If you’re adopting a kitten then don’t forget to check out our New Kitten Checklist!
Measure your cat’s neck
Carefully measure your cat’s neck. If you don’t have a tape measure to use then simply take a piece of paper or a piece of string, wrap it around their neck, and mark off the size. You can now measure this paper or string with a normal ruler. Write this measurement down and use it in the next steps.
This step is very important because some cats can weigh just 5 or 6lbs while others can easily weight 25+lbs. This means that the size of various cats’ necks is going to very a lot!
Read the collar label/packging
Whether you’re shopping for a collar at a brick-and-mortar boutique pet store or simply ordering one form Amazon, all sellers and manufacturers will have a size guide available. It might be on the website or it might be directly on the packaging, but they’re out there. These size guides are specific to this one manufacturer.
Use the measurement you took from the step above and reference the sizing guide provided by the manufacturer. This will tell you what size collar, specific to the manufacturer of the collar you’re considering, to get for your cat. If it is not a breakaway collar then DO NOT buy it!
Consider wiggle room!
Let’s say, for example, that your cat’s neck is 8″, please note that you should not get an 8″ collar! You’ve got to account for (minimal) weight/size fluctuations and the collar should not be tight! You should be able to comfortably slide two fingers between the collar and your cat’s neck.
Does my cat need a collar if they’re microchipped?
Yes, even if your cat is microchipped they should still wear a collar. The best possible way for your cat to safely make it back home should they become lost is to have them wear a breakaway collar and be microchipped.
A microchip is a painless and permanent way to identify your cat. The only downside is that you need a special microchip reader to be able to identify the cat. If your cat has a collar then anyone who spots them out in the wild will immediately know that this cat is someone’s pet.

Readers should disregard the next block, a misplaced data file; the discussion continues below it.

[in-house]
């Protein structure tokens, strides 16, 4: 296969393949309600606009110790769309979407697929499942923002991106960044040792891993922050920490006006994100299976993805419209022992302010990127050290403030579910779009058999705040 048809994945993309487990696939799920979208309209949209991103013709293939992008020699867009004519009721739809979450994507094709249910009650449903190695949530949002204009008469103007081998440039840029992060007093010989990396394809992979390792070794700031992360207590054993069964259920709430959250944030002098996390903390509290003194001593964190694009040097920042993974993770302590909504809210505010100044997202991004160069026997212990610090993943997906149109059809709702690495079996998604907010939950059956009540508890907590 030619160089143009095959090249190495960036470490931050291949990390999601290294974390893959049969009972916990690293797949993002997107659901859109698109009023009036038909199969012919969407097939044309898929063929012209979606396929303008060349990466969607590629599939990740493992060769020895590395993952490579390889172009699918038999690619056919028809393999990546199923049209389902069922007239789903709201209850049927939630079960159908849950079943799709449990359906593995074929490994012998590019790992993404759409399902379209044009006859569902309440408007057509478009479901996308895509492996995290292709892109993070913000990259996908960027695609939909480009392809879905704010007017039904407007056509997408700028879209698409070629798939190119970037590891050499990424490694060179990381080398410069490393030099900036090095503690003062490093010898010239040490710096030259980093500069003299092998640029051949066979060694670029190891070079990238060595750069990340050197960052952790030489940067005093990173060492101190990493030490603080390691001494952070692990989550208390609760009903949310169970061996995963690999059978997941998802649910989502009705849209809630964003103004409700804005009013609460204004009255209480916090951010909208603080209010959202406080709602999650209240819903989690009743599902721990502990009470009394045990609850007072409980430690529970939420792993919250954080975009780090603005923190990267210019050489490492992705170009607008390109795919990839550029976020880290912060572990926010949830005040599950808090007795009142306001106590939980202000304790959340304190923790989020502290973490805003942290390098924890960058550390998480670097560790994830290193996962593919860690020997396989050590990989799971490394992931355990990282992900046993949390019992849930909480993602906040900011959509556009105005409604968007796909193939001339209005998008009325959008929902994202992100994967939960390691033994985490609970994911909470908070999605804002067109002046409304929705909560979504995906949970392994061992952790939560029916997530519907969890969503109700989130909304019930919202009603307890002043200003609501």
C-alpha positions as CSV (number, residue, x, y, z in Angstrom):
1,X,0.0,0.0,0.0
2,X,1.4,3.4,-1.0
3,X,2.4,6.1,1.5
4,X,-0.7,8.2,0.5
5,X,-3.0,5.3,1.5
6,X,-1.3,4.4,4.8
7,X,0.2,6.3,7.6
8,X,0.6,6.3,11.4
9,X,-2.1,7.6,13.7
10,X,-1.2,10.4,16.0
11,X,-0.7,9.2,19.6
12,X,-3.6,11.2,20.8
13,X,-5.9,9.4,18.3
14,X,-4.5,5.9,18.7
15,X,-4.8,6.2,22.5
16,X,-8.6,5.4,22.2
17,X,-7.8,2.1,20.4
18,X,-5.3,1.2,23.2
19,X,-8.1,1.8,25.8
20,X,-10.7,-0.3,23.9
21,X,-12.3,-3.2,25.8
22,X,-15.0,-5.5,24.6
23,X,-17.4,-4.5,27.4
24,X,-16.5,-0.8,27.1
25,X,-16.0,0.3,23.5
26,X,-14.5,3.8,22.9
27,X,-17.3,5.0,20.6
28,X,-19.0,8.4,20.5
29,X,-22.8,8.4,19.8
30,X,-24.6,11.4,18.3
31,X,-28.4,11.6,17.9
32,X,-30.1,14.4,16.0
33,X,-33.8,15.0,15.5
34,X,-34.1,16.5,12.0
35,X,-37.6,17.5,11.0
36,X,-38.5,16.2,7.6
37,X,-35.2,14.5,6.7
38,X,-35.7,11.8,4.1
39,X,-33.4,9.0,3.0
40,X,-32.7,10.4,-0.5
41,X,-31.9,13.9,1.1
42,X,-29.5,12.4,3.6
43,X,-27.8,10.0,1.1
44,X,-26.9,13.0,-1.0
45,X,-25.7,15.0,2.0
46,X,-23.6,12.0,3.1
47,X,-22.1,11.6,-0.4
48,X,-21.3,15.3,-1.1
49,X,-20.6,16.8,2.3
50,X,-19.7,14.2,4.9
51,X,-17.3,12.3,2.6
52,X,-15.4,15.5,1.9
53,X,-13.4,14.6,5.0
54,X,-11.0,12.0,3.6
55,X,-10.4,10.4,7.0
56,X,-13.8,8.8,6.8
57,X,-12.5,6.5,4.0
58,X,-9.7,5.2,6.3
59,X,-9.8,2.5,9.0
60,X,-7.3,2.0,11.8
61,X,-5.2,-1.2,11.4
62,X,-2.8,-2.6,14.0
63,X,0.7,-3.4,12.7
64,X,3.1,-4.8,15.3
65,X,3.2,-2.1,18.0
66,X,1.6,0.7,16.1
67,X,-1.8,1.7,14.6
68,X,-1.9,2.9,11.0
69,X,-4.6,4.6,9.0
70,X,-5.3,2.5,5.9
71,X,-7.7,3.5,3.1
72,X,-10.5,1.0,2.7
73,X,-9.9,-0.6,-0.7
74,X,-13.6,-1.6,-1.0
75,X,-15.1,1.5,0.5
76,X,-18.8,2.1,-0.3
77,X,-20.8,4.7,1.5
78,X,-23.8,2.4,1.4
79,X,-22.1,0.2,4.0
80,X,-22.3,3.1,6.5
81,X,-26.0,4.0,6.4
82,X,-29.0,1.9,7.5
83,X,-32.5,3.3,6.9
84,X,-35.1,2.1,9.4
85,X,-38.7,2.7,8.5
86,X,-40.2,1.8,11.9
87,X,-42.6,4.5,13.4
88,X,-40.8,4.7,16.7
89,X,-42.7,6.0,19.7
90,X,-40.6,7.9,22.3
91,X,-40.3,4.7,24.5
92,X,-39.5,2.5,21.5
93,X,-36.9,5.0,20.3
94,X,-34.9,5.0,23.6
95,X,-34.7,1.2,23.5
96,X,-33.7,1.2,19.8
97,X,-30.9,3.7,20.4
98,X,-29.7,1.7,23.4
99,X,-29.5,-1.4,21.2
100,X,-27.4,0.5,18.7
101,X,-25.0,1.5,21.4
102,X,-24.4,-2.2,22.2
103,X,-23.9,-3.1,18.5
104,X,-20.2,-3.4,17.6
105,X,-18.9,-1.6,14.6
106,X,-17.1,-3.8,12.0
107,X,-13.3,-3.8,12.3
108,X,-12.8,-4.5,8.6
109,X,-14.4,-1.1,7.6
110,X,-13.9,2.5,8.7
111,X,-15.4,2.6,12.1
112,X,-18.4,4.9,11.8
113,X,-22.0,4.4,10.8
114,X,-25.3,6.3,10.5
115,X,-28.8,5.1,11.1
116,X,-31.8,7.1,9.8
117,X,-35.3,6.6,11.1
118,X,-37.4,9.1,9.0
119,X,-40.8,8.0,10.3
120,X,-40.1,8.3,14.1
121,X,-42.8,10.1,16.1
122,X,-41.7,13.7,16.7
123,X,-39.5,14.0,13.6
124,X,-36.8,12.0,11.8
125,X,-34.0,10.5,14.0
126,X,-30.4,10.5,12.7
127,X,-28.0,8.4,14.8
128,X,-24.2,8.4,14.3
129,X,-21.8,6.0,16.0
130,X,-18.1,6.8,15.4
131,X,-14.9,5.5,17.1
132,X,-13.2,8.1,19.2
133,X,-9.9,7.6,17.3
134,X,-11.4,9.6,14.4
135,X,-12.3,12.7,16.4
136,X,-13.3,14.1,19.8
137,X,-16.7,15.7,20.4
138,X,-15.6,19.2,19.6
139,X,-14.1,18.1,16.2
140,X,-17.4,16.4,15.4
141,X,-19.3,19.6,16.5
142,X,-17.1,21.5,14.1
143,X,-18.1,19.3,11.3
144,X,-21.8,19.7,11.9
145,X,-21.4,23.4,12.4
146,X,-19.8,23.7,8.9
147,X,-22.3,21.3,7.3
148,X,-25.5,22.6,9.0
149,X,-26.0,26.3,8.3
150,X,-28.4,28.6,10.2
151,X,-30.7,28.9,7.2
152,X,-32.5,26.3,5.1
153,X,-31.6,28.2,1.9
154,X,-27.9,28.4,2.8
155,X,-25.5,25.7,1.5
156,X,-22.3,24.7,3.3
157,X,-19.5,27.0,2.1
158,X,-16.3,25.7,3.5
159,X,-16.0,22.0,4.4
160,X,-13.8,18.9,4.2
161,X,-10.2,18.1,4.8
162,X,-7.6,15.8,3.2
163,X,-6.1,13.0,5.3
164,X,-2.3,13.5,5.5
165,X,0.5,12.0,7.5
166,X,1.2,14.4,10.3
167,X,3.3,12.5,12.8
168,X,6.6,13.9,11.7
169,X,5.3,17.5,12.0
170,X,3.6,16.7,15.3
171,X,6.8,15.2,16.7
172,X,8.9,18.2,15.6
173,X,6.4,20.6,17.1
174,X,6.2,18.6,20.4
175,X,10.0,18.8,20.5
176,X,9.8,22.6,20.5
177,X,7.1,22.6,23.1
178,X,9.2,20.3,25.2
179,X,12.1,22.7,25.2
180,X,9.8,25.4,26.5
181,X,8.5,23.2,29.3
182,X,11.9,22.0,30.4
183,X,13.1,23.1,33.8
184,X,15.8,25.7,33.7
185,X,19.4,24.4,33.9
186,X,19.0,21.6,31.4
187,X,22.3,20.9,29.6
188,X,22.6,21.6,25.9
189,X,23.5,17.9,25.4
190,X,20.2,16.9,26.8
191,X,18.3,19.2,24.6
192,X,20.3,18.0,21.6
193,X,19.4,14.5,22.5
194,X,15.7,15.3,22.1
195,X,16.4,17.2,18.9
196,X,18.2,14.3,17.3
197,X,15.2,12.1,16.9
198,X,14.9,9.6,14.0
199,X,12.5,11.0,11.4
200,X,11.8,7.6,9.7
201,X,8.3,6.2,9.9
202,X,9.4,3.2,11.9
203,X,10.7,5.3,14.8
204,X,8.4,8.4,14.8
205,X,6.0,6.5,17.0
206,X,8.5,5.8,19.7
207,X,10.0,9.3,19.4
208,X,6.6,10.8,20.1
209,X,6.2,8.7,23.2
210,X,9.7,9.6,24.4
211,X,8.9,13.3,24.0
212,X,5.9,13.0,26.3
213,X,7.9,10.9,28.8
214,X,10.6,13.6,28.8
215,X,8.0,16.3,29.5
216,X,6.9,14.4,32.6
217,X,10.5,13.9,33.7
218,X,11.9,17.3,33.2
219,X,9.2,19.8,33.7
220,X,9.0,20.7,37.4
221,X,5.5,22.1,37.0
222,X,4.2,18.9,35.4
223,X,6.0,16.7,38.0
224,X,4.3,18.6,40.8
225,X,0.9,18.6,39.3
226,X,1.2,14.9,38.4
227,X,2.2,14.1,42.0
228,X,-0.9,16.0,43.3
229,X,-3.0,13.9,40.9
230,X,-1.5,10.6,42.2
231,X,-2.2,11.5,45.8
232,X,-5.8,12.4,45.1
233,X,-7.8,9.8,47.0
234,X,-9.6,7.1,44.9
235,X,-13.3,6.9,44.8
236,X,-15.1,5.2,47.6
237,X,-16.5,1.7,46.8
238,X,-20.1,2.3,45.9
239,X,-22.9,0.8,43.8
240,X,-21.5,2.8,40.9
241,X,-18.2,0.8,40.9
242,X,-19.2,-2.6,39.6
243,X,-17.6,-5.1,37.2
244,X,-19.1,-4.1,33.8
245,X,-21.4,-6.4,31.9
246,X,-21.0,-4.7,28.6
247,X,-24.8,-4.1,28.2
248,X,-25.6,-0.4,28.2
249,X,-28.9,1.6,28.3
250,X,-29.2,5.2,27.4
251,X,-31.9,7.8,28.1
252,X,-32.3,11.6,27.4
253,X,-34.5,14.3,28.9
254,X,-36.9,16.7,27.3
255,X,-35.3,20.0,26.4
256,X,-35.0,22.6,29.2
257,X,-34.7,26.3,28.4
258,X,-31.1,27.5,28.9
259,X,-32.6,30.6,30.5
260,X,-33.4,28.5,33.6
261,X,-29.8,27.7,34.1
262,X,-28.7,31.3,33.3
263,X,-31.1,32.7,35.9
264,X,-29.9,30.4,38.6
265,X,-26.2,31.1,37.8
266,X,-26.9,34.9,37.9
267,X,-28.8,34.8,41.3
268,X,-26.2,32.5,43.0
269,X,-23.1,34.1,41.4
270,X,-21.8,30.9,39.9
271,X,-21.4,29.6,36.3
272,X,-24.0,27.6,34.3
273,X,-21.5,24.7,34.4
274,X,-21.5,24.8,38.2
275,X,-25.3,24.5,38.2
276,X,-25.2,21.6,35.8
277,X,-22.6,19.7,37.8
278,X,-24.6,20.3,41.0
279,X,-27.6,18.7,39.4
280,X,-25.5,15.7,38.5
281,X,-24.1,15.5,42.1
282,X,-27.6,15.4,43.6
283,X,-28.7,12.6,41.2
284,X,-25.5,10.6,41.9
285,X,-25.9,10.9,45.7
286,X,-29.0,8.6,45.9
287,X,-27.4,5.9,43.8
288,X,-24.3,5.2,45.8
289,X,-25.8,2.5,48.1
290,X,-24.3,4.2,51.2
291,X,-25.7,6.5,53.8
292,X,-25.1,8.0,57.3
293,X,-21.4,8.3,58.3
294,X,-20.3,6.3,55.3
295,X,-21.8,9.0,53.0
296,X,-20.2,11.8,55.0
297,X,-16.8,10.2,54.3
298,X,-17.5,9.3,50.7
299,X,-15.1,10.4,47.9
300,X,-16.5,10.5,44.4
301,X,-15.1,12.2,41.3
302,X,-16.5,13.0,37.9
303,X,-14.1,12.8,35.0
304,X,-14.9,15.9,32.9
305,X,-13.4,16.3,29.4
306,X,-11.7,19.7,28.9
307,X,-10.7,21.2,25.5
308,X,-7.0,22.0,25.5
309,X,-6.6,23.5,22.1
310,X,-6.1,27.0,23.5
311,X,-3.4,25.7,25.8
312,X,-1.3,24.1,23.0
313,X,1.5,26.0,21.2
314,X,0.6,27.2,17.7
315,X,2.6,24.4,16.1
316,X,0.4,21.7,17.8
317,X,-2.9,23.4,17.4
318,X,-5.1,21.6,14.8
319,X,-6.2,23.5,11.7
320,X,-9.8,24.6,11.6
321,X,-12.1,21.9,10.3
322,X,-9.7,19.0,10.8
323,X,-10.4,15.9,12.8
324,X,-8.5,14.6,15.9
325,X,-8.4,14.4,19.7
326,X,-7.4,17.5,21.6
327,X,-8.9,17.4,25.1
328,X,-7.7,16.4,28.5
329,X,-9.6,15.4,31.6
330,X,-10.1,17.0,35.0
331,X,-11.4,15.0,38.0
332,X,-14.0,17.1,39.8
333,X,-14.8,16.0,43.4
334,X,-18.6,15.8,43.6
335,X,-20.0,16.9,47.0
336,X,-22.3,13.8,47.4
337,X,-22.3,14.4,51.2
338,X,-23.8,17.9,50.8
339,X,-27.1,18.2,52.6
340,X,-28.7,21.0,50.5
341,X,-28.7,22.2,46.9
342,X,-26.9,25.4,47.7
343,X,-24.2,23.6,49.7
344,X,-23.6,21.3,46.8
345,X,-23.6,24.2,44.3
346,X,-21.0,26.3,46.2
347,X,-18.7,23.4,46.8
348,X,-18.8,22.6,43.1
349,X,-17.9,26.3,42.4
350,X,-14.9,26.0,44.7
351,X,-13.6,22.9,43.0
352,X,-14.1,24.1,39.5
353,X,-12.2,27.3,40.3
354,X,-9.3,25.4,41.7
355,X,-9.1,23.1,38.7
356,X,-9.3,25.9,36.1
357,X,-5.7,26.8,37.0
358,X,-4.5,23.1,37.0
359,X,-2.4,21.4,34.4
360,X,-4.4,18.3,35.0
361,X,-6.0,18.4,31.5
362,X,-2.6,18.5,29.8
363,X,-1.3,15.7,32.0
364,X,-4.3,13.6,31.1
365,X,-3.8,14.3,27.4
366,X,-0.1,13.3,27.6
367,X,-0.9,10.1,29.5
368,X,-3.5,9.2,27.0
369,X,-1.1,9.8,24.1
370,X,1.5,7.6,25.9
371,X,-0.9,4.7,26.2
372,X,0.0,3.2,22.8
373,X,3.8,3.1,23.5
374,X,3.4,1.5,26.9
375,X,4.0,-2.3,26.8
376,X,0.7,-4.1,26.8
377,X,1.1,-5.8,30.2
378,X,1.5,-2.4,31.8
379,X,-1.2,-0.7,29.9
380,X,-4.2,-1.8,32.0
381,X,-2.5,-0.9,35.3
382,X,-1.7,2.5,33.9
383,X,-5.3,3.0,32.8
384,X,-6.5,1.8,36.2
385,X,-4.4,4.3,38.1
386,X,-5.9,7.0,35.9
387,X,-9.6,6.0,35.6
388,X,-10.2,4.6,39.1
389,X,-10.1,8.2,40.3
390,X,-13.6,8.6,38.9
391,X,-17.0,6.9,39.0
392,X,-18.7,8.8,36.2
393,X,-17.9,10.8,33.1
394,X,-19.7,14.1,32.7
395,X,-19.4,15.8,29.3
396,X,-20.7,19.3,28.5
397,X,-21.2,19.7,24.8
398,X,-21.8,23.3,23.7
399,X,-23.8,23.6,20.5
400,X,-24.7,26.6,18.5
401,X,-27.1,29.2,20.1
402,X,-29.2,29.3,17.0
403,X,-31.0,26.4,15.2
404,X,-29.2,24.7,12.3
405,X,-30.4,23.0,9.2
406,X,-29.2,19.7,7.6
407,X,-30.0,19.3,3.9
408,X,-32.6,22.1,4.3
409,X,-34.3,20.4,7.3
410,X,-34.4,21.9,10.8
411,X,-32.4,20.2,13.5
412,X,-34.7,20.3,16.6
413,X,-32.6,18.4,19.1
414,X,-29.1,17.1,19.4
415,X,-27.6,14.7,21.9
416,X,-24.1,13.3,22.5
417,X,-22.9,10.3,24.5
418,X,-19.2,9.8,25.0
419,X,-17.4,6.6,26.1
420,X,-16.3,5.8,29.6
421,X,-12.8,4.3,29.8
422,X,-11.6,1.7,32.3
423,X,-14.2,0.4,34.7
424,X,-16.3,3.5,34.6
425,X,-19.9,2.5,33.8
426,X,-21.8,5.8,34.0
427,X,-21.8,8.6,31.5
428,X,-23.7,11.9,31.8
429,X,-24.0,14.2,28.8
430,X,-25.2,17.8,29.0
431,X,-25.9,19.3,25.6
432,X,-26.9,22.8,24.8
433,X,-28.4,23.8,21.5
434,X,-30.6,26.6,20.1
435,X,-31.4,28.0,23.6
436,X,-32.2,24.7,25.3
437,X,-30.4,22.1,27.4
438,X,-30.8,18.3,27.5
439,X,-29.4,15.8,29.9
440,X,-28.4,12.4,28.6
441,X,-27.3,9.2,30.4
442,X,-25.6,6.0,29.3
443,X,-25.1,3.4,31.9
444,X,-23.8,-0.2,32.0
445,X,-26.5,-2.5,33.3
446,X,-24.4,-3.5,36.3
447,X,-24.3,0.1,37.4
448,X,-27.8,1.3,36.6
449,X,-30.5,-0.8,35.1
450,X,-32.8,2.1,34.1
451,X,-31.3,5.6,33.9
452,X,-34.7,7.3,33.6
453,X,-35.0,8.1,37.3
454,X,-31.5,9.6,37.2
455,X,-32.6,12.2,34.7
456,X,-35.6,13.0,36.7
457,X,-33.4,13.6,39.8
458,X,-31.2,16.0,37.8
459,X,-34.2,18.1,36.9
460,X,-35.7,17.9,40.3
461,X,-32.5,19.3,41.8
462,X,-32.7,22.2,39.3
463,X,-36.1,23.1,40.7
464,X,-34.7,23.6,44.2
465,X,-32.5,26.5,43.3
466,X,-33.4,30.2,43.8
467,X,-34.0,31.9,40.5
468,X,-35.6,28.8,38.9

Your cat’s ID tag on their collar can say “Microchipped – bring to vet” along with your phone number engraved on the other side.
Are flea collars good enough?
If you’ve read our Fleas Guide you’ll remember that flea collars aren’t exactly the most effective way to prevent fleas. Although they are certainly better than no defense at all!
Flea collars aren’t exactly great for identification purposes though. It’s also very uncommon to find breakaway flea collars. But, again, it’s better than no collar at all!
Is it okay for cats to have bells on their collars?
The kitty community was up in arms some years back about bells on cat collars, and things actually got pretty heated. The main argument was that cats’ hearing is so sensitive and having a bell right there by their faces was too much for them to handle.
The verdict among the cat community now is simple: Yes, it is okay for cats to have bells on their collars. Bells make noise at around 50dB which is well below your cat’s hearing sensitivity.